A few days after Senator Orrin G. Hatch of Utah announced that he would conclude his tenure after serving 42 years in office, the state’s governor, Gary Herbert, was growing anxious about whether Mitt Romney would run for the seat.
“Let’s not be coy about this,” Mr. Herbert said he told a close Romney friend and prominent business leader, Kem Gardner. “If he’s going to run, let’s go. If not, we need to find somebody else to run, and there’s people that have been trying to queue up for the opportunity.”
Last Saturday, Mr. Gardner called the governor and read from a text that Mr. Romney had offered: “I’m running.”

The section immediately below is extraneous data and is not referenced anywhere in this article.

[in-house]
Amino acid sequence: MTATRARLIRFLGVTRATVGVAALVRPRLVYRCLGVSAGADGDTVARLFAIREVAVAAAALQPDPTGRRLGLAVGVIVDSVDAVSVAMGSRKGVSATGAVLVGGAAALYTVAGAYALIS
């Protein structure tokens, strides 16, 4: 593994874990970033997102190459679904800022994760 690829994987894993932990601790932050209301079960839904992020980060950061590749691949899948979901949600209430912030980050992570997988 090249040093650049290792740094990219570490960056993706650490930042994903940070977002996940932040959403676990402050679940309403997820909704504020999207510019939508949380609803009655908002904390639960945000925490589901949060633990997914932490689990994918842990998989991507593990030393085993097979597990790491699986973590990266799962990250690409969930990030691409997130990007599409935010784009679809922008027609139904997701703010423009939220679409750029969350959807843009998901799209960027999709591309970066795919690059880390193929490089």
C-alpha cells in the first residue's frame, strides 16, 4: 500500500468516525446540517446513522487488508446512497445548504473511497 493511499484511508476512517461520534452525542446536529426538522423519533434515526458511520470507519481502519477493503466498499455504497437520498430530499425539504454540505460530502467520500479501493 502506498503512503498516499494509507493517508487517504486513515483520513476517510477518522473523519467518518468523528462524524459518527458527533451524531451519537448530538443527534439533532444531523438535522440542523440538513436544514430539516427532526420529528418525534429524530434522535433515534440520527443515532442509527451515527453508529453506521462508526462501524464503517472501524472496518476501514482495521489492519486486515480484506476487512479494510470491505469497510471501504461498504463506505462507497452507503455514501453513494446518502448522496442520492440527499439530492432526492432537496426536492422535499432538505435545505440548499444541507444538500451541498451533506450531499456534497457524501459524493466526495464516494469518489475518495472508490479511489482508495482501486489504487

The rest of the Times’s story discusses whether Romney would be an ally or foe of President Trump.
Some Republicans here see Mr. Romney’s ascent to the Senate as only the first step. Mr. Herbert said he “can accelerate” and become Senate Republican leader. Daniel Hemmert, a state senator who last year began a Draft Romney effort, went further, suggesting that if Mr. Trump is damaged or does not run again in 2020, the party should turn to the freshman senator from Utah.
Mr. Romney “has to be at the top of that list,” Mr. Hemmert said.
That is precisely why Mr. Trump aggressively wooed Mr. Hatch to run for an eighth term, even flying the 83-year-old senator out to Salt Lake City last month, hoping to block Mr. Romney’s return.